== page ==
3. I'll take a stab at it for you based on what I've heard/know. Overall, both Queens and Western are great schools and definitely very similar, Westerns strengths lie in its business law and corporate law while Queens lies in family law and criminal law; though both offer a solid legal education in other areas as well. I think both Queens and Western would offer the community and close knit vibes you are seeking. The class size of Western is smaller than Queens (175 vs. 205, give or take), so the Western class may be slightly more tight knit and intimate since the overall class size is smaller. Both schools offer a small section/small group program where they divide students into groups from between 18-22 students, I believe, and you have that same group section with you for all your classes. Occasionally, for other classes, you will also be grouped with other sections but you will be fairly comfortable and familiar with your small group by the end. An exchange can be done at either school. The castle program offers a unique opportunity to learn abroad and travel to important legal institutions in Europe, depending on whether you choose the public stream or business stream, these locations will vary slightly. Western offers really cool internships through WLIP, which are available to students even in their first year summer. They also offer a $15,000 guaranteed stipend with these internships so students do not have to worry about breaking the bank to afford these internships. I do believe Queens offers some of these internships as well, and they say financial support is available, but there is no set amount listed, so I think the financial aid available for the internships may vary based on factors such as financial need and how much funds they have available for the year. Tuition wise, Western is roughly $3000 more expensive per year; however, I think their apartments and houses are slightly cheaper than Kingston (?) (I've looked at posts on both websites and there are more affordable and nicer buildings in London than in Kingston). Overall, while the tuition of Western is slightly more expensive than Queens, I don't think its a substantial difference as say comparing the tuition of UofT and Queens. Western is slightly closer to Toronto, Queens is about one hour more of driving but is also pretty close to Ottawa and also another three hours from Montreal, so you can travel to other cities if that is something you are interested in. Kingston, as I'm sure you know, is fairly compact and everything is close together while London is vastly bigger and more sprawling. Kingston is convenient as everything is fairly close to you and it doesn't take too long if you want to walk to campus, coffee shops, friends houses, grocery stores, bars etc. London is a much bigger city and everything is much more spread apart but as a small city, you are more likely to frequently encounter the same people in Kingston which you likely won't in Western since it is more spread apart. In terms of which city is better, I would say that comes down to personal preference as some people prefer London and others prefer Kingston. Both campuses are very beautiful, but you will spend almost all of your time in the law buildings. The Queens law building is fairly new while the Western law building is slightly older but has much more beautiful architecture. Both are great in their own way and it really depends on what you prefer but this should probably have little impact on your ultimate decision. Overall, I would suggest visiting the campus of Western/London and maybe checking out Queens/Kingston again too if you have the time. Based on what I have heard on this forum, it is best to go where you would rather live for the next few years. Best of luck and feel free to PM me if you would like to ask anything else!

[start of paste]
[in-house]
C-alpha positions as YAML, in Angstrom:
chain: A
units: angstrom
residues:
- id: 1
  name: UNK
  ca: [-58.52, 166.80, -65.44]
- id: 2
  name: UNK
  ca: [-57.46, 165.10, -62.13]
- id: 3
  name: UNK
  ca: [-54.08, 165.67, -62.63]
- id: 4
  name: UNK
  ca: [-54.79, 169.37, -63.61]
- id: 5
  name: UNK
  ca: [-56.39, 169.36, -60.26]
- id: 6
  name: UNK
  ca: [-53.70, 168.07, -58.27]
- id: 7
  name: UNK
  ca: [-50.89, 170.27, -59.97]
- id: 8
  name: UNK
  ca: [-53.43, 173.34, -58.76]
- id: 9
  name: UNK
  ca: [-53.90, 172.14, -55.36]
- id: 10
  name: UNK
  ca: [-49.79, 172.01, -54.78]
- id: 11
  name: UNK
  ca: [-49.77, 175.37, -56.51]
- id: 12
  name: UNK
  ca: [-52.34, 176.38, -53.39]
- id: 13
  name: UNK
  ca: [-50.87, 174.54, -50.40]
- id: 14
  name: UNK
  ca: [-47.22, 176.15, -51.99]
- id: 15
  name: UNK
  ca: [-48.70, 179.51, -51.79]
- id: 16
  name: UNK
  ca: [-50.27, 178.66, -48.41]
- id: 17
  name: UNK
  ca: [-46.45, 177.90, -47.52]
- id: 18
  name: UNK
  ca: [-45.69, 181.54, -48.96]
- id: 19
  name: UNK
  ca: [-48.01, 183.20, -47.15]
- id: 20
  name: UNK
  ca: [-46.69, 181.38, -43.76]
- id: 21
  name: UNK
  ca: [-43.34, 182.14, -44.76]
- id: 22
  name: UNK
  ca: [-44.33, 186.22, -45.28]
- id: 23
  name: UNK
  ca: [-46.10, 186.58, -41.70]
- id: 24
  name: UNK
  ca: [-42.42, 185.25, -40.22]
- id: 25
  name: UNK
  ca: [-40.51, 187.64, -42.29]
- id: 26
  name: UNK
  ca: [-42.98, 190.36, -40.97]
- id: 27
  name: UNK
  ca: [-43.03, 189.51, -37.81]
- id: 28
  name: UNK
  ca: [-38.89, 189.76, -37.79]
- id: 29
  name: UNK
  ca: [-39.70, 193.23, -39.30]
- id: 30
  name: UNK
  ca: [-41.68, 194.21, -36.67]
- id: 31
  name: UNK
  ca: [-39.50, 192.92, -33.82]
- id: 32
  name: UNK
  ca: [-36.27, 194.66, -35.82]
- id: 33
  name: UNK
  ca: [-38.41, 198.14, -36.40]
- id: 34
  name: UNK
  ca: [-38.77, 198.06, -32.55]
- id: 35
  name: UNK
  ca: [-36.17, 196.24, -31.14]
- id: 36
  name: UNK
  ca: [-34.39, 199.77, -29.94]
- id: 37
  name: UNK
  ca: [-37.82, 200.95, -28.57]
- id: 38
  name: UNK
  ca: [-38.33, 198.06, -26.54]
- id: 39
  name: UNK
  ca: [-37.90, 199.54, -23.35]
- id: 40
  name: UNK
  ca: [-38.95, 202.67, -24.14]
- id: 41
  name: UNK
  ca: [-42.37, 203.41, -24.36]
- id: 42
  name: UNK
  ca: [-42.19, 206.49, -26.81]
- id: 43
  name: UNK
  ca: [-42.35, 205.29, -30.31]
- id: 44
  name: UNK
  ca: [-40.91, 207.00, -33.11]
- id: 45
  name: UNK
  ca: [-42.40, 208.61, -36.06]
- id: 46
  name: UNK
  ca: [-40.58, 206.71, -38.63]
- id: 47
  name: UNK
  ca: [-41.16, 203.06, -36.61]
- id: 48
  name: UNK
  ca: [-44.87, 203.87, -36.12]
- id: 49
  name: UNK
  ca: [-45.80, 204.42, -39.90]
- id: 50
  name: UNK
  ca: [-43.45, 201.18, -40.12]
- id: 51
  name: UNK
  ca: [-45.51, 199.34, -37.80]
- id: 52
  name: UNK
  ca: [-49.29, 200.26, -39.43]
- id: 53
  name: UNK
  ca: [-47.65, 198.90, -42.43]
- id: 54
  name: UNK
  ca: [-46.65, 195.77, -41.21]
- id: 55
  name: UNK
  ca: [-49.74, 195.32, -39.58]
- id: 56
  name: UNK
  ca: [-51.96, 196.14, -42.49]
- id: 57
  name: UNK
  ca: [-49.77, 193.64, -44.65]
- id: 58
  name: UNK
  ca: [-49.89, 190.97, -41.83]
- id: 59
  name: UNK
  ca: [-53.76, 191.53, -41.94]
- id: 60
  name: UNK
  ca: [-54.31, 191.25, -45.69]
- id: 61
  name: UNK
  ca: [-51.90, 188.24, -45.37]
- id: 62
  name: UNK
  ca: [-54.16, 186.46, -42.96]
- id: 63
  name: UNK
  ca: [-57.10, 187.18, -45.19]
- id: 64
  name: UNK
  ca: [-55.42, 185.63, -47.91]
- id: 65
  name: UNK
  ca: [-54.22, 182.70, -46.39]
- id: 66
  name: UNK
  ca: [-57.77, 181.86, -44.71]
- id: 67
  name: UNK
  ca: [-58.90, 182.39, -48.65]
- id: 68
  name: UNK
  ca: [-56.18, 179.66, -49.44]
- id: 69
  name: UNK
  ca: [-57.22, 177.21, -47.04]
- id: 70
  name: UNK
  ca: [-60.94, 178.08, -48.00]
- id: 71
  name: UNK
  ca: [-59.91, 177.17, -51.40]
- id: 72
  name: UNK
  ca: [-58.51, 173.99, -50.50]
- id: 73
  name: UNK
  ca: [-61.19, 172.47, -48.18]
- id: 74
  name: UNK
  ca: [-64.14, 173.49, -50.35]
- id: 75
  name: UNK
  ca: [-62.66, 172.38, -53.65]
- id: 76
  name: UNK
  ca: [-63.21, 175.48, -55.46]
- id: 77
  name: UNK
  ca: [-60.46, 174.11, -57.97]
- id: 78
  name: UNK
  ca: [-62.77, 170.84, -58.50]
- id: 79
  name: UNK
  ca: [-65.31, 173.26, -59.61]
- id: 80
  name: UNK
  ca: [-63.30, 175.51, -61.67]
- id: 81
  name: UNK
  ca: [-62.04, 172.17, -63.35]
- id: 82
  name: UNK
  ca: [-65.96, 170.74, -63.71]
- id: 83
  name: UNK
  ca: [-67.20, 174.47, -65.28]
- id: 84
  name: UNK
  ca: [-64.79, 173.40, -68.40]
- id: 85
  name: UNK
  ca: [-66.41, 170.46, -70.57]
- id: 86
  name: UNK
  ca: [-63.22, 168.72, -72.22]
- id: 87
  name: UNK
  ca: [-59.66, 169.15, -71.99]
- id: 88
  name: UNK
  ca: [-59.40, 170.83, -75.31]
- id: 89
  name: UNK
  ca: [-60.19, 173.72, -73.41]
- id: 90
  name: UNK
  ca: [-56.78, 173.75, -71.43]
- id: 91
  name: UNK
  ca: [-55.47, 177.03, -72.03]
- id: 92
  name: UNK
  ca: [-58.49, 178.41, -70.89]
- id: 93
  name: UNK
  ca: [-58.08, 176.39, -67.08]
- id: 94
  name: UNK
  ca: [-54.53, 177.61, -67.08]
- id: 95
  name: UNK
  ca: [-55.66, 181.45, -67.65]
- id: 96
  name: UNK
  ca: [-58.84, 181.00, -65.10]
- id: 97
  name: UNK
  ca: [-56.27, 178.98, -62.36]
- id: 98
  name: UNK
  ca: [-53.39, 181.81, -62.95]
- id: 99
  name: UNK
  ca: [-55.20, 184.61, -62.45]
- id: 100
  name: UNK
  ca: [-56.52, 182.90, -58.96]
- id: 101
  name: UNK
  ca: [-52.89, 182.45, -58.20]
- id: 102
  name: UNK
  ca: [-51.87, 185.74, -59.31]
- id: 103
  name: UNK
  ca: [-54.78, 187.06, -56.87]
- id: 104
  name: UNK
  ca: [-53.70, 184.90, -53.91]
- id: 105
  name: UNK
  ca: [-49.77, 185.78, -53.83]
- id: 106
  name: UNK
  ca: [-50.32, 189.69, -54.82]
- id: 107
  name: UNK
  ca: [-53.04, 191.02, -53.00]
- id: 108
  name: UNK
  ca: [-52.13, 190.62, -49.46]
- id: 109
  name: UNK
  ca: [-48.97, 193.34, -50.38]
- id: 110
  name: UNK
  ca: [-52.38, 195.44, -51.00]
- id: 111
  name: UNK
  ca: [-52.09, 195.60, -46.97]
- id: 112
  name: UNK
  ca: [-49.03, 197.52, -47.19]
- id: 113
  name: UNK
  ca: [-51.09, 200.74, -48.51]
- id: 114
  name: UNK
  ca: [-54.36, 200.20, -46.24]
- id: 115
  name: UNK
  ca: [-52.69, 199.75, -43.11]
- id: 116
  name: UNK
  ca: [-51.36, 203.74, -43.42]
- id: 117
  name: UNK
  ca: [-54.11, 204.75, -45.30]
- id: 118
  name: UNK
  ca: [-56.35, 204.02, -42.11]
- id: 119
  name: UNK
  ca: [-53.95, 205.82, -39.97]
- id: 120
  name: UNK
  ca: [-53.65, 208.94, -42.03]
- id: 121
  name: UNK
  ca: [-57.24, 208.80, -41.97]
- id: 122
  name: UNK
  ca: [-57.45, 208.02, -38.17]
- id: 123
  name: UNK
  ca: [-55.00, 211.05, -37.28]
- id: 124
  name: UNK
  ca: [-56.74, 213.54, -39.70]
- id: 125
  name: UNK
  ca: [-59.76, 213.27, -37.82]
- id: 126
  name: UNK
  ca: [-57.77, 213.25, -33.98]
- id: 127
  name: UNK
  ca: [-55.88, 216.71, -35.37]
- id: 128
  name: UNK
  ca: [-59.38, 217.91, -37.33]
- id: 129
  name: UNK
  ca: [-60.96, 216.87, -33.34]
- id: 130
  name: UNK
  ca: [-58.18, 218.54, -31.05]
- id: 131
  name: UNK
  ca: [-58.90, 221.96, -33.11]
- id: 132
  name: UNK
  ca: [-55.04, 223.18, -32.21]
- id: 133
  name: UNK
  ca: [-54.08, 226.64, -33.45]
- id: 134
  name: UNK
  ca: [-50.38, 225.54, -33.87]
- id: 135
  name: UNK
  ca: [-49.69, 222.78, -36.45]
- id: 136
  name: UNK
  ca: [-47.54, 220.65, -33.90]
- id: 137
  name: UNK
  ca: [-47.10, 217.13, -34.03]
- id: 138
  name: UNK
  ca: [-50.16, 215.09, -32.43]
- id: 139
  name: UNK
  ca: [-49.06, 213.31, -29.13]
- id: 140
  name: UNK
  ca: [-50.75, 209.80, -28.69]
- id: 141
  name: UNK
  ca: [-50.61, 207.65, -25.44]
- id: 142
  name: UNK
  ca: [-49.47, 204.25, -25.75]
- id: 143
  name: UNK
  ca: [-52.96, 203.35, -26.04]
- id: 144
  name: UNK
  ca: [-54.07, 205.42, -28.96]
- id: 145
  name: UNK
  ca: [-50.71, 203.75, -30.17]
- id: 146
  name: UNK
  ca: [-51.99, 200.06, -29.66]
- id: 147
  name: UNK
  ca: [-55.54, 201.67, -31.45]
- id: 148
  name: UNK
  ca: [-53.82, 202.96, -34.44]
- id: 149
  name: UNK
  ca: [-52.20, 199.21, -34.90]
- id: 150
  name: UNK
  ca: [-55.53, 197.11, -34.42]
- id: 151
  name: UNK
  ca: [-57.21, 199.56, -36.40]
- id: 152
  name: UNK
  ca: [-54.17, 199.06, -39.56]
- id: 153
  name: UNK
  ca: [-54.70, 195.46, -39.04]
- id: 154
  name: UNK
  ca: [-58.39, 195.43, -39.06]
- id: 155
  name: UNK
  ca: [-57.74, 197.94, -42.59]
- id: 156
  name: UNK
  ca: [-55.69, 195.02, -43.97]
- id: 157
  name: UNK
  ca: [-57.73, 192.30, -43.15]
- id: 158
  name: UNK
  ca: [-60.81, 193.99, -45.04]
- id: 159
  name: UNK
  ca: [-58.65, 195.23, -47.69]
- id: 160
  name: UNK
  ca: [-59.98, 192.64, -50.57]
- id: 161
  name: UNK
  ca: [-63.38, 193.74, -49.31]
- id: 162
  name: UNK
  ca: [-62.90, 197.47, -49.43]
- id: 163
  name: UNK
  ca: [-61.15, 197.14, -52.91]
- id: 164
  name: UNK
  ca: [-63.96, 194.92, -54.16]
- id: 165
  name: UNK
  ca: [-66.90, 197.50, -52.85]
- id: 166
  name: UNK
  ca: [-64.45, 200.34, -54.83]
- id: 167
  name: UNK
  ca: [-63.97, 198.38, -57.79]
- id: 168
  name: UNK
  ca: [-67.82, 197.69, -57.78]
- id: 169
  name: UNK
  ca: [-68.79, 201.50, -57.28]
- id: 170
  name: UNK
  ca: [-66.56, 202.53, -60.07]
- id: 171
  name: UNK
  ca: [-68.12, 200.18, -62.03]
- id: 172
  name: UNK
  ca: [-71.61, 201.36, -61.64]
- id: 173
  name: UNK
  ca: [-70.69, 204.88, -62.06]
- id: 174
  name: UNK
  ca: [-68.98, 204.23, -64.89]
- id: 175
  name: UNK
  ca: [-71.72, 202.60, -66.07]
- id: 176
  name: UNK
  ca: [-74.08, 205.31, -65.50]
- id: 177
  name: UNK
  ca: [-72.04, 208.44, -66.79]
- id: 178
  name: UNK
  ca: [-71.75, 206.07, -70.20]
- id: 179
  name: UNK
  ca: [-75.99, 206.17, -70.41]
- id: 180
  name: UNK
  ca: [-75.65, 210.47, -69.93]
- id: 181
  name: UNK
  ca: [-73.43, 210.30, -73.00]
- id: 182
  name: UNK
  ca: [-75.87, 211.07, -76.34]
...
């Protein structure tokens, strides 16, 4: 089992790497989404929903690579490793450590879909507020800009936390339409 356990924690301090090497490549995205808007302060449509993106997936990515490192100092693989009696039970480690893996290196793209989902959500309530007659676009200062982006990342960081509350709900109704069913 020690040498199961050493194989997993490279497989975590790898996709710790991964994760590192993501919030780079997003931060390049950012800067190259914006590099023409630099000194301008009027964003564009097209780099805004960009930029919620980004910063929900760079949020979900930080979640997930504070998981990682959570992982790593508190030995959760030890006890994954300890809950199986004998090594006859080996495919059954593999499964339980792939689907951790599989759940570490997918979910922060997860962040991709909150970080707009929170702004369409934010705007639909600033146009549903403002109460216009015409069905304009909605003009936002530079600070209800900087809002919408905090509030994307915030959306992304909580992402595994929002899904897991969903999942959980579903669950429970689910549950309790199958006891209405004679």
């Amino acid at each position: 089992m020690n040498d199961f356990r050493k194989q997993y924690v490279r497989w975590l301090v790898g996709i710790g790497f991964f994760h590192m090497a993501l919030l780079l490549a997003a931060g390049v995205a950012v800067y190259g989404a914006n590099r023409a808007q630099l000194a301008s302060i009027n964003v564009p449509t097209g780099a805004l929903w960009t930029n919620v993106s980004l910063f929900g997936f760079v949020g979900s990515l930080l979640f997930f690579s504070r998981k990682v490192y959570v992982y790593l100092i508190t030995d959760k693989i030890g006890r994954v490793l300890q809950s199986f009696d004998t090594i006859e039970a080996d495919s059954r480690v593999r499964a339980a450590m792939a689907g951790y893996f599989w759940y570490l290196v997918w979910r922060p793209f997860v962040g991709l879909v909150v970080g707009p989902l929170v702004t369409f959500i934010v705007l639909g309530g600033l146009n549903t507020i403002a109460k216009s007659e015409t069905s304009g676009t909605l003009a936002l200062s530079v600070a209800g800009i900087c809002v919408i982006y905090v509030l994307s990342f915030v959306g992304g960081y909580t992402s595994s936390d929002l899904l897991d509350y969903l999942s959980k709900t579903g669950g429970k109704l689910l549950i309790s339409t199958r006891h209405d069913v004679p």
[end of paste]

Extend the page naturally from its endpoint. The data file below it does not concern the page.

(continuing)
4. Ask a 1L!